[R] What does this warning mean: "DLL attempted to change FPU control word from 8001f to 9001f"

Duncan Murdoch murdoch.duncan at gmail.com
Fri May 14 23:55:09 CEST 2010

On 14/05/2010 5:00 PM, Ted Byers wrote:
> I started a brand new session in R 2.10.1 (on Windows).
> If it matters, I am running the community edition of MySQL 5.0.67, and it is
> all running fine.
> I am just beginning to examine the process of getting timer series data from
> one table in MySQL, computing moving averages and computing a selection of
> estimates based on relations among moving averages of different variates,
> and storing all the results in another table in MySQL.
> The very first thing I did in this session was execute the following two
> commands:
> Sys.setenv(MYSQL_HOME='c:/MySQL')
> library(RMySQL)
> The output I got was:
> Loading required package: DBI
> Warning message:
> In inDL(x, as.logical(local), as.logical(now), ...) :
>   DLL attempted to change FPU control word from 8001f to 9001f
> Now, I write programs in relatively high level languages (C++, perl, Java,
> and now R), and NEVER even consider twiddling with FPU control words or
> playing with registers on the processor.  I have never gotten this close to
> the hardware since I messed with video memory in the old days when I wrote
> computer based teaching materials on DOS and had to get acceptable
> performance out of the hardware available way back then..  Consequently, I
> have no idea what this warning means or what I ought to do about it.  I
> assume the DLL it is referring to is
> libmySQL.dll<http://www.stat.berkeley.edu/classes/s133/libmySQL.dll>,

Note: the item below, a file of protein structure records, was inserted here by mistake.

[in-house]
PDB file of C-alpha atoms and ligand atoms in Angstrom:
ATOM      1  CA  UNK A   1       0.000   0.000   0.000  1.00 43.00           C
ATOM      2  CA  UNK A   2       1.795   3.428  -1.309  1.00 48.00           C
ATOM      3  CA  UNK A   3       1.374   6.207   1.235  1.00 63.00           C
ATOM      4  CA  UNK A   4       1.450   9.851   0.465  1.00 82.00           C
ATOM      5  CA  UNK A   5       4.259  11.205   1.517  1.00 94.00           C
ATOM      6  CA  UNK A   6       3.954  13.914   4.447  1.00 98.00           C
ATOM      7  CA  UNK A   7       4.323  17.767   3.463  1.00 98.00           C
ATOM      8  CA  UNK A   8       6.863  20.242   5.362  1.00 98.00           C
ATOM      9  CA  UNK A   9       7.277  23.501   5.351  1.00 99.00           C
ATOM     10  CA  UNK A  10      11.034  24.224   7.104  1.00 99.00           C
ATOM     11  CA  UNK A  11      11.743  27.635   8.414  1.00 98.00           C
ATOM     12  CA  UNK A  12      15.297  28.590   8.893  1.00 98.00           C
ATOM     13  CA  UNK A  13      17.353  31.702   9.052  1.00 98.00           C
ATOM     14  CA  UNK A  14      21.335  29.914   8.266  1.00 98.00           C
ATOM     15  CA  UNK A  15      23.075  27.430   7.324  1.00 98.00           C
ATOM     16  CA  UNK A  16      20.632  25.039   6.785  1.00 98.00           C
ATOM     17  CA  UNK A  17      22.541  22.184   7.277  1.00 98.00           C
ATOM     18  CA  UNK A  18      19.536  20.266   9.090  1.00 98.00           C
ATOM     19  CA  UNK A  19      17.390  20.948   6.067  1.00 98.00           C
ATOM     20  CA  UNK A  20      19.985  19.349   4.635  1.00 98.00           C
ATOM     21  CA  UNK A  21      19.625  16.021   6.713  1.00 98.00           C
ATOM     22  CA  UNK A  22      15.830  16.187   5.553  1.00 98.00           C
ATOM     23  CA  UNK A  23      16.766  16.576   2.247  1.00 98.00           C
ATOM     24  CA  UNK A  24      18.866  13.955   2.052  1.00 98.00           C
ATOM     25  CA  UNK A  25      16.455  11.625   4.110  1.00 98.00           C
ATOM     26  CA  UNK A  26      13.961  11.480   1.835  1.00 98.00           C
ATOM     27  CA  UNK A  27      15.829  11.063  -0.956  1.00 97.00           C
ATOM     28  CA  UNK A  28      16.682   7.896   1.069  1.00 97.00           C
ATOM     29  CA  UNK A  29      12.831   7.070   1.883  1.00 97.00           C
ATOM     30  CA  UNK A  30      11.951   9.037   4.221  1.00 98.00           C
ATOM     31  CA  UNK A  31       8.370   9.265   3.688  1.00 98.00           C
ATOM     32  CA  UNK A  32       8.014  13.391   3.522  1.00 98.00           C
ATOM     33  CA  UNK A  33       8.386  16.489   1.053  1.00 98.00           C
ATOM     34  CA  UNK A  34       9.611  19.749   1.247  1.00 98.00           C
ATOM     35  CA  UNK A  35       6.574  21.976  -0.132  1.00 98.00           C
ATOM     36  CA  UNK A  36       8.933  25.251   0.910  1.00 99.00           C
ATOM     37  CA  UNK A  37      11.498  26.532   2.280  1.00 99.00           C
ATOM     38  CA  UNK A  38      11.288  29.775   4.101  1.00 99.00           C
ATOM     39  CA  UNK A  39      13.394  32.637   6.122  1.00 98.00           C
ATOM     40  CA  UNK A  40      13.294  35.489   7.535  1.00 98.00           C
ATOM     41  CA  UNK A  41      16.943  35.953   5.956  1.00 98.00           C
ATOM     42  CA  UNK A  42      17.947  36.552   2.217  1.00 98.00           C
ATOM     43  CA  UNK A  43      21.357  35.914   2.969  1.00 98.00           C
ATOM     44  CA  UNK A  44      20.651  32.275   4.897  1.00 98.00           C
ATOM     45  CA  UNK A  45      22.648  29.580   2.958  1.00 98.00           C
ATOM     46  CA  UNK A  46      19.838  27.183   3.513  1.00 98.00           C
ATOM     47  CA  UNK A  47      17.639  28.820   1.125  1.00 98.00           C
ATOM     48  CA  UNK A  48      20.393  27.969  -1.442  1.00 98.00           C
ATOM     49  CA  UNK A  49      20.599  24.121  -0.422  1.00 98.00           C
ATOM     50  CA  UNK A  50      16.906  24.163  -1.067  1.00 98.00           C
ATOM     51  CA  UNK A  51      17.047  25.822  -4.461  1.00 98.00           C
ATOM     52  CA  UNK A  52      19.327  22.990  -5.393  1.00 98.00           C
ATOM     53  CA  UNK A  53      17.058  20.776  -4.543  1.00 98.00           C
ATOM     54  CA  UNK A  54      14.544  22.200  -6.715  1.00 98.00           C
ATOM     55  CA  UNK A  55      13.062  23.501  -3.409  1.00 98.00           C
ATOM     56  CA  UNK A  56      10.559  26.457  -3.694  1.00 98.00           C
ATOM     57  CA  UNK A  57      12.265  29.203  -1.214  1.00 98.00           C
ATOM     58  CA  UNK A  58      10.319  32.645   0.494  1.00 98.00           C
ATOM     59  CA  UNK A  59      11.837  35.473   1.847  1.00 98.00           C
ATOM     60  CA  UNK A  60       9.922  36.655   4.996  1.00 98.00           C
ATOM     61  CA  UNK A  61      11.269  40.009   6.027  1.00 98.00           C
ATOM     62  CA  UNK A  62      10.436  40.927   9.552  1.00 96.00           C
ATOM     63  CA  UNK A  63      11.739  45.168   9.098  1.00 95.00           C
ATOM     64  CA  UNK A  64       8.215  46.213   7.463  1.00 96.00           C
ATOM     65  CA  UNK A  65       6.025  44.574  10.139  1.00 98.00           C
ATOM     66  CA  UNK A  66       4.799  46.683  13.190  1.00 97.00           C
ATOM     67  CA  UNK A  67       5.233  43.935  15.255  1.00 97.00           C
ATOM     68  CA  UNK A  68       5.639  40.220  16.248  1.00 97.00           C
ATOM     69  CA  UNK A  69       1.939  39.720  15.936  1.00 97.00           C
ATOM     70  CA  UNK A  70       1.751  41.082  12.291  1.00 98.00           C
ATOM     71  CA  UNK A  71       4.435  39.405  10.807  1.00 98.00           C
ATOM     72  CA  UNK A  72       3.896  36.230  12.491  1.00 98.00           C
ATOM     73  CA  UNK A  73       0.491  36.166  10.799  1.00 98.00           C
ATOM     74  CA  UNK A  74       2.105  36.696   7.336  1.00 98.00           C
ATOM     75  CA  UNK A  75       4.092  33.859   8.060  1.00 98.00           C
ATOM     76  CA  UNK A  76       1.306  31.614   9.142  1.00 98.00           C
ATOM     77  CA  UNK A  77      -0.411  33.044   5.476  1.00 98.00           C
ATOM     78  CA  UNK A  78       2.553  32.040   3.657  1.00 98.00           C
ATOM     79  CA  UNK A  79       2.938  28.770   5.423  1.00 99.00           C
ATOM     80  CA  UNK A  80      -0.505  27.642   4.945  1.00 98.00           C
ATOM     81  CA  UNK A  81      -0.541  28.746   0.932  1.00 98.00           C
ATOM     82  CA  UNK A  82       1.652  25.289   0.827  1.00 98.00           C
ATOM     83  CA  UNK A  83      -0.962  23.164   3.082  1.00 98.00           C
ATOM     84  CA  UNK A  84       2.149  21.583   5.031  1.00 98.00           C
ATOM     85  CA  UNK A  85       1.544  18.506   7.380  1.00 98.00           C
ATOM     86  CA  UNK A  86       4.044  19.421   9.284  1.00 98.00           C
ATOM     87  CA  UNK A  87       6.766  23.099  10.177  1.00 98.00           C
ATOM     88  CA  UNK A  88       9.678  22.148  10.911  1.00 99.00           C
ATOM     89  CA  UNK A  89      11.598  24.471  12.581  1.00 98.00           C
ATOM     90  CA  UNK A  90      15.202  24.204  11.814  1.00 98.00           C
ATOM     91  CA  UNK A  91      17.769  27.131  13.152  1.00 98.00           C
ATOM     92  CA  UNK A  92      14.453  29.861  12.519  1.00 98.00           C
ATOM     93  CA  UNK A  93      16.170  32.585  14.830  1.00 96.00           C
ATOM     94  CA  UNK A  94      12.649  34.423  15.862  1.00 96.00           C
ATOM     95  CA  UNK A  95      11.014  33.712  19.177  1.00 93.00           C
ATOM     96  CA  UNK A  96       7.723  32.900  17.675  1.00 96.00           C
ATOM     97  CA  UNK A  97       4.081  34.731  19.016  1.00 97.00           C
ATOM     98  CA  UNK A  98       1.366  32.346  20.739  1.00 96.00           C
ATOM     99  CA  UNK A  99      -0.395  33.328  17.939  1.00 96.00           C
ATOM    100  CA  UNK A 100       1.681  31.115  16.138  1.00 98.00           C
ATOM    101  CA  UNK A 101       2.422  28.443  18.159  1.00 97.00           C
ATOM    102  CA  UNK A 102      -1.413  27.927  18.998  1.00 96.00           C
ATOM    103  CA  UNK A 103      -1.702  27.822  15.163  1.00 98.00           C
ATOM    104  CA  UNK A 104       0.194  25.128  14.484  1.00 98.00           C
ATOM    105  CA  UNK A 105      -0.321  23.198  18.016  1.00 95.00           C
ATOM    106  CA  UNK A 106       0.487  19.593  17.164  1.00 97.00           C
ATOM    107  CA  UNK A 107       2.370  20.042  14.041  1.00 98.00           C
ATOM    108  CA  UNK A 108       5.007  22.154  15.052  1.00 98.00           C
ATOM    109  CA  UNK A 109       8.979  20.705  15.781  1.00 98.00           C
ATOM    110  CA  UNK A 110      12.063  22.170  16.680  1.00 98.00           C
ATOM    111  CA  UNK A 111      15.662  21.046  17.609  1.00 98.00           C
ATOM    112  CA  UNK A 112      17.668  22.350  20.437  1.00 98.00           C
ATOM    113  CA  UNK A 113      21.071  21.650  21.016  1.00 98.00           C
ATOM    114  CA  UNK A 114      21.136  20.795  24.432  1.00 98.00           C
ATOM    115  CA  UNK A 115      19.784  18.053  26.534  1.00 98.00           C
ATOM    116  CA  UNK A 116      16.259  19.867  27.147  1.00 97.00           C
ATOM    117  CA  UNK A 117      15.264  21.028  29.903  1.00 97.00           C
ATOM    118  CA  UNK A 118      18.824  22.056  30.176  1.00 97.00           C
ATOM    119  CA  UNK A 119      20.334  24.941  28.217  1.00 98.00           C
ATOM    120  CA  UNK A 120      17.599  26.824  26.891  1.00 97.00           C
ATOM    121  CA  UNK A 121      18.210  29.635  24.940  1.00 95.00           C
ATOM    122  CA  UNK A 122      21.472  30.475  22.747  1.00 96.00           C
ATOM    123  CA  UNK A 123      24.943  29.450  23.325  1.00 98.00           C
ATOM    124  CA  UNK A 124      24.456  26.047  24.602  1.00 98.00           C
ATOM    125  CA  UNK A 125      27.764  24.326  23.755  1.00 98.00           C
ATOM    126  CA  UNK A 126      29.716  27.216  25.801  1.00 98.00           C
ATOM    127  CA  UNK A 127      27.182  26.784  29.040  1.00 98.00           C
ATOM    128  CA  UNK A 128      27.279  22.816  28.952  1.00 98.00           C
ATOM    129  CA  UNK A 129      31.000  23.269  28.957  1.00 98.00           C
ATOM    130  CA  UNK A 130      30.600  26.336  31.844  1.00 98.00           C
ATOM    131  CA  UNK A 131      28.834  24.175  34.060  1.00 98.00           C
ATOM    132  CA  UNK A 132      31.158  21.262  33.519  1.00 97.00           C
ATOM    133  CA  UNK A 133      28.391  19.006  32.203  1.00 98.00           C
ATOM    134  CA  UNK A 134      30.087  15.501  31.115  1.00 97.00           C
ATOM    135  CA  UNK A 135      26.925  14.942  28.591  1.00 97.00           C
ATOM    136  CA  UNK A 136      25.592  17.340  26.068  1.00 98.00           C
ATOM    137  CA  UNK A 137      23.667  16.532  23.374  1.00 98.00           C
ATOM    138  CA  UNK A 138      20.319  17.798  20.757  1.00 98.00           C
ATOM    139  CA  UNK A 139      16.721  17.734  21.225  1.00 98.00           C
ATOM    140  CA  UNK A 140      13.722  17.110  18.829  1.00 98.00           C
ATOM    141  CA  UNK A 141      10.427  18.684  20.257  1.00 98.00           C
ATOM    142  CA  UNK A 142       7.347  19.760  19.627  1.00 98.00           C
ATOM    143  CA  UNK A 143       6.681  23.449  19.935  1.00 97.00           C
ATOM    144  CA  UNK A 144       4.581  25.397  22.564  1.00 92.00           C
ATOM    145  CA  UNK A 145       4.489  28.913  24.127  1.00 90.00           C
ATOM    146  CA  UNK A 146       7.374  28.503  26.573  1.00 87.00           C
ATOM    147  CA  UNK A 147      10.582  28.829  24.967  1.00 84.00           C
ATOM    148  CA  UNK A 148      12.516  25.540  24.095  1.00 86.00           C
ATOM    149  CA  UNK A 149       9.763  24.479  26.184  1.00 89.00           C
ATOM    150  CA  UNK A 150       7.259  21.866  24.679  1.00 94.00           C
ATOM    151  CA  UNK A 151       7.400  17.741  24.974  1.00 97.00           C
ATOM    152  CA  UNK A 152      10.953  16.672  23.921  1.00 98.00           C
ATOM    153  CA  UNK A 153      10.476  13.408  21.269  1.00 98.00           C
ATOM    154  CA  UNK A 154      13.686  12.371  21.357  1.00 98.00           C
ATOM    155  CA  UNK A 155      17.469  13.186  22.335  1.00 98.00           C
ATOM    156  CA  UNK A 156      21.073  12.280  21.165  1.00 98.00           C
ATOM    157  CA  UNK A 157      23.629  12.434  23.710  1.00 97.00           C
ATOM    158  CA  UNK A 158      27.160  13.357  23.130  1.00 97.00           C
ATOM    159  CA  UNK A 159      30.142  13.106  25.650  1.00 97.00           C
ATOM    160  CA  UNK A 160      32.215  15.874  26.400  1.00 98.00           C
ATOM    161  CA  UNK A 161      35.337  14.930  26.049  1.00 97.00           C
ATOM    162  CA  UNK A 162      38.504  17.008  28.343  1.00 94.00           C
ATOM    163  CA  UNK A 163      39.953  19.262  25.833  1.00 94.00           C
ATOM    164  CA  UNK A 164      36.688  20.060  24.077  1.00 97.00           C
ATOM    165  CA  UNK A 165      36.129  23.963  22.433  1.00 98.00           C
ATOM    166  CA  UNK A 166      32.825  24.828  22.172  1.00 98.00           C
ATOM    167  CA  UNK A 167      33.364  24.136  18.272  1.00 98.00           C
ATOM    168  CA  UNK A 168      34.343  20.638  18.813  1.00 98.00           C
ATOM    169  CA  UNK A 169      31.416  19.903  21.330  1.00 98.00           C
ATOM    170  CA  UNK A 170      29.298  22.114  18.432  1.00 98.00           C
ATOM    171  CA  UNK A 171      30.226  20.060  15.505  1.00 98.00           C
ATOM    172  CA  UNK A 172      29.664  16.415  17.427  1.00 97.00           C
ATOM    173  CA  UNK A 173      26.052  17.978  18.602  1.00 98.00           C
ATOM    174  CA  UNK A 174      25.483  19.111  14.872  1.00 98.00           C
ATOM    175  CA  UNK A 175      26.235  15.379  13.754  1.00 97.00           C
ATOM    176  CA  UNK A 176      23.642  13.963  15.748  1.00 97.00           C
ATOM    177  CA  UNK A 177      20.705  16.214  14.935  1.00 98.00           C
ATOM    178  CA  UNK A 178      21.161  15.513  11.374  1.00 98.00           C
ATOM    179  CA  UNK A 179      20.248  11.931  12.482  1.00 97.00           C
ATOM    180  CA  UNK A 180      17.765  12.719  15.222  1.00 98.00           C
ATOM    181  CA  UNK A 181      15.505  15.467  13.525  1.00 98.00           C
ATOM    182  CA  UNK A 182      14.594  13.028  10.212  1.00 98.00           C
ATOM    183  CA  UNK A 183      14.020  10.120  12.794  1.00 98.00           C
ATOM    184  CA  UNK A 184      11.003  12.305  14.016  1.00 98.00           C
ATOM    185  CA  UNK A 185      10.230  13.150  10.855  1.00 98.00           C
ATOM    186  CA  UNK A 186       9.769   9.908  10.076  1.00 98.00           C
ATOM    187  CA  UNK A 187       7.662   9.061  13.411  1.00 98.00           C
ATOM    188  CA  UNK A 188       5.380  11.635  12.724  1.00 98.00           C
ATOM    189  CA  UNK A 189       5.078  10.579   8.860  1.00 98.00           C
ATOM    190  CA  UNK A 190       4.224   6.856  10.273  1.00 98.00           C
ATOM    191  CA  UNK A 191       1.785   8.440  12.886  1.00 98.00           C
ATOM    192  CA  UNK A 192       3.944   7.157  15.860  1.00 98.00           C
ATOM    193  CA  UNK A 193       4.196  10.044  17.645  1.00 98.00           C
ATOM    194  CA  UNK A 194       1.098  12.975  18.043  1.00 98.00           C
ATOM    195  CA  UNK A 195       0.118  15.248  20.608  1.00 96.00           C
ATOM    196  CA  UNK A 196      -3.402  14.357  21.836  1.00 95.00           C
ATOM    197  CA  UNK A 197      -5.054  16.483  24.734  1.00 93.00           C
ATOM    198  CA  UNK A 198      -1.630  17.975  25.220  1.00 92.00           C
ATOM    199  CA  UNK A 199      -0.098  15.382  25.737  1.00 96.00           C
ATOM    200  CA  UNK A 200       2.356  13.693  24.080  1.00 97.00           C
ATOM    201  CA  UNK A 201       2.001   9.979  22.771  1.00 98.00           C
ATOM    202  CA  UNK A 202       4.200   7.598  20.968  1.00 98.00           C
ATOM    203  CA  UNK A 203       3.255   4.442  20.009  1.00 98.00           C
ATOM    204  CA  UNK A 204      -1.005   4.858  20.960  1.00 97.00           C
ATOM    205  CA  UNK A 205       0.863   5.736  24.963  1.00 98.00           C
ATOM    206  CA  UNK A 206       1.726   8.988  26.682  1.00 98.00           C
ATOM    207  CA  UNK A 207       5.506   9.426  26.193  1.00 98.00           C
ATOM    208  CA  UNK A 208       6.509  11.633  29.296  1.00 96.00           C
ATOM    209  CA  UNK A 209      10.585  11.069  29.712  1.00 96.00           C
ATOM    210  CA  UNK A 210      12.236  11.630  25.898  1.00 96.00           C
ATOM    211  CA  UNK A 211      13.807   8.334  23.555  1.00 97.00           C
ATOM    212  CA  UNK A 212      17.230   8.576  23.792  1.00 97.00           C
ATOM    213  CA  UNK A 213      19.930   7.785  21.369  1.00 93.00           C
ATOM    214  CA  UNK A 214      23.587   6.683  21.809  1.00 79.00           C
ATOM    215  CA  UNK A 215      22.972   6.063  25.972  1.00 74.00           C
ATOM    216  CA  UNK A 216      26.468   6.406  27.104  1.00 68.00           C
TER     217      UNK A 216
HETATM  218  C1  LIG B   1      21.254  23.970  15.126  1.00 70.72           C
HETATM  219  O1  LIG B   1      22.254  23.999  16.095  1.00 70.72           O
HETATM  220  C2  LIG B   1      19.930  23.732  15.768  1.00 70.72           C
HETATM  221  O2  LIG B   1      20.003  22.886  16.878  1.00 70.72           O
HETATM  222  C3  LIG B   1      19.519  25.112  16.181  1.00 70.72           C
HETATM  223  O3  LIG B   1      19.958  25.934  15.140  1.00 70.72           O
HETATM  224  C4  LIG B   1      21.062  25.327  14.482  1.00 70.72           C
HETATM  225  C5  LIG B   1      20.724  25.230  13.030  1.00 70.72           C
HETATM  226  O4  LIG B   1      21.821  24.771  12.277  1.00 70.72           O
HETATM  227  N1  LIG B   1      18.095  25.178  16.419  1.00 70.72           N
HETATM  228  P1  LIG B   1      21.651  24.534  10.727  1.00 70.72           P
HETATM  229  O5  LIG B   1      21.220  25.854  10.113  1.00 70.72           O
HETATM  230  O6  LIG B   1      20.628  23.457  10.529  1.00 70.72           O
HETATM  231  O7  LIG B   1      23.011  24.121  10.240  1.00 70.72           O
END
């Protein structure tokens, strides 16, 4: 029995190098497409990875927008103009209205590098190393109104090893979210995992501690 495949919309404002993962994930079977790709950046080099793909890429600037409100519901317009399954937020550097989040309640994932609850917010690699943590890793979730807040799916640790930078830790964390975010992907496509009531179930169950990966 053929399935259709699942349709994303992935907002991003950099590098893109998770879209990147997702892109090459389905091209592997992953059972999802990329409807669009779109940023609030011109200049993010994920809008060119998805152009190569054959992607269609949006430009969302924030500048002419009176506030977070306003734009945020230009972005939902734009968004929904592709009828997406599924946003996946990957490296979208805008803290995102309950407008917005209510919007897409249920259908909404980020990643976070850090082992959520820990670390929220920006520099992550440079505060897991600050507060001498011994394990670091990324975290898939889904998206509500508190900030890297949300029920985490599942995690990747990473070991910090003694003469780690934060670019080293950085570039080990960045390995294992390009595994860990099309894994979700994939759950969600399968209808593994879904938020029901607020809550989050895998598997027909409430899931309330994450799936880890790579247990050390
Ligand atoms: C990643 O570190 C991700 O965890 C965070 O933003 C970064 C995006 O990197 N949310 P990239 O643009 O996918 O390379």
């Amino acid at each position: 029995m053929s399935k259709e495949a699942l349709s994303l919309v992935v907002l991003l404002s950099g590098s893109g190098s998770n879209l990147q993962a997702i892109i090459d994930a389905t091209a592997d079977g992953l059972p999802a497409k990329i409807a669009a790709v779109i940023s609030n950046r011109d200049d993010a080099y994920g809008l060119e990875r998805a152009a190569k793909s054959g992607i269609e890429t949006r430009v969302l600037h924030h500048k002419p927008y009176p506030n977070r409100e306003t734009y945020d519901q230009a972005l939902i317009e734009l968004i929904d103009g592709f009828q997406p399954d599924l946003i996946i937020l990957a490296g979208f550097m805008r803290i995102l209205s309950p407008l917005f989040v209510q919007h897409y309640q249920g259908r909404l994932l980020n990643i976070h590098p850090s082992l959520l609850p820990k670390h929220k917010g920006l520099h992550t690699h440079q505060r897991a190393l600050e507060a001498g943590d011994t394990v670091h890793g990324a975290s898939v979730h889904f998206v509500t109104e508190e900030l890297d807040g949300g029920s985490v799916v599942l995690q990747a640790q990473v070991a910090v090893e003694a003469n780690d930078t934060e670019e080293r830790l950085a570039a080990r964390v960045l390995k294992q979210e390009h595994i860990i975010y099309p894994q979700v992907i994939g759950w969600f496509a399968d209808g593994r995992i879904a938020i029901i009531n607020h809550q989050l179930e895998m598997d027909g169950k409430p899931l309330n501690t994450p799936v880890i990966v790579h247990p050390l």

> which RMySQL needs.  But I have no idea either why it would do what R says
> it is doing or why it matters to me, or what I ought to do about it.
> I'd appreciate any info you can provide.

That message means that the RMySQL libraries are trying to mess with the 
precision of the computations in the rest of your session.    It might 
be safe; R fixes the first attempt.  But if the libraries try again, R 
won't fix them, and the rest of your computations will be less accurate 
than they should be.  It's probably not safe to ignore the warning.   
(This might be unintentional; many Microsoft libraries do this.  But it 
is unsafe to use them.)

The safe advice is to recompile the relevant libraries in an environment 
that doesn't mess with things that don't belong to it.  If this is 
impractical, another safe alternative is to just stop using that 
package.  If this is also impractical, then you should expect your 
computations in R to be less accurate than they should be, and you 
should complain to the supplier of the badly written library that causes 
the problems.

Duncan Murdoch

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